Pacemaker Application is a scalaable high availability cluster resource manager.
Pacemaker supports many deployment scenarios, from the simplest 2-node standby cluster to a 16-node active/active configuration. Pacemaker can also dramatically reduce hardware costs by allowing several active/passive clusters to be combined and share a common backup node.
Pacemaker monitors the system for both hardware and software failures. In the event of a failure, Pacemaker will automatically recover your application and make sure it is available from one of the remaning machines in the cluster.
After a failure, Pacemaker uses advanced algorithms to quickly determine the optimum locations for services based on relative node preferences and/or requirements to run with other cluster services (we call these “constraints”).
- Detection and recovery of machine and application-level failures
- Supports practically any redundancy configuration
- Supports both quorate and resource-driven clusters
- Configurable strategies for dealing with quorum loss (when multiple machines fail)
- Supports application startup/shutdown ordering, regardless machine(s) the applications are on
- Supports applications that must/must-not run on the same machine
- Supports applications which need to be active on multiple machines
- Supports applications with multiple modes (eg. master/slave)
- Provably correct response to any failure or cluster state.
The cluster’s response to any stimuli can be tested offline before the condition exists
Pacemaker has been around since 2004 and is primarily a collaborative effort between Red Hat and Novell, however we also receive considerable help and support from the folks at LinBit and the community in general.
The core Pacemaker team is made up of full-time developers from Australia, USA, Austria, Germany, and China. Contributions to the code or documentation are always welcome.
Pacemaker ships with most modern enterprise distributions and has been deployed in many critical environments including Deutsche Flugsicherung GmbH (DFS) which uses Pacemaker with Heartbeat to ensure its air traffic control systems are always available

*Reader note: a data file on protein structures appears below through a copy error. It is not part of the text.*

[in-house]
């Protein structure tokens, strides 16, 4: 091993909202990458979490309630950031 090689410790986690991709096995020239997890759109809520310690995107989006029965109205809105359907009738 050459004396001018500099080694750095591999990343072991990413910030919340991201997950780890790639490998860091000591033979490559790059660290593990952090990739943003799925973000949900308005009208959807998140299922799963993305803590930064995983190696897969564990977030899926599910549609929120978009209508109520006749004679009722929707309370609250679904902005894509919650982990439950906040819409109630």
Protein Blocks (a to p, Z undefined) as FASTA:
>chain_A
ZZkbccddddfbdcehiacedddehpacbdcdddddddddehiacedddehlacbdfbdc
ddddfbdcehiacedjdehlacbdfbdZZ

Pacemaker’s internal configuration format is XML, which is great for machines but terrible for humans. The community’s best minds have created GUIs and Shells to hide the XML and allow the configuration to be viewed and updated in a more human friendly format.
Command Line Interfaces (Shells)
crmsh – The original configuration shell for Pacemaker. Written and maintained by SUSE, it may be used either as an interactive shell with tab completion, for single commands directly on the shell’s command line or as batch mode scripting tool.
hawk – Hawk is a web-based GUI for managing and monitoring Pacemaker HA clusters. It is generally intended to be run on every node in the cluster, so that you can just point your web browser at any node to access it. It is documented as part of the SUSE Linux Enterprise High Availability Extension documentation
LCMC – The Linux Cluster Management Console (LCMC) is a GUI with an inovative approach for representing the status of and relationships between cluster services. It uses SSH to let you install, configure and manage clusters from your desktop.
booth – The Booth cluster ticket manager extends Pacemaker to support geographically distributed clustering. It does this by managing the granting and revoking of ‘tickets’ which authorizes one of the cluster sites, potentially located in geographically dispersed locations, to run certain resources.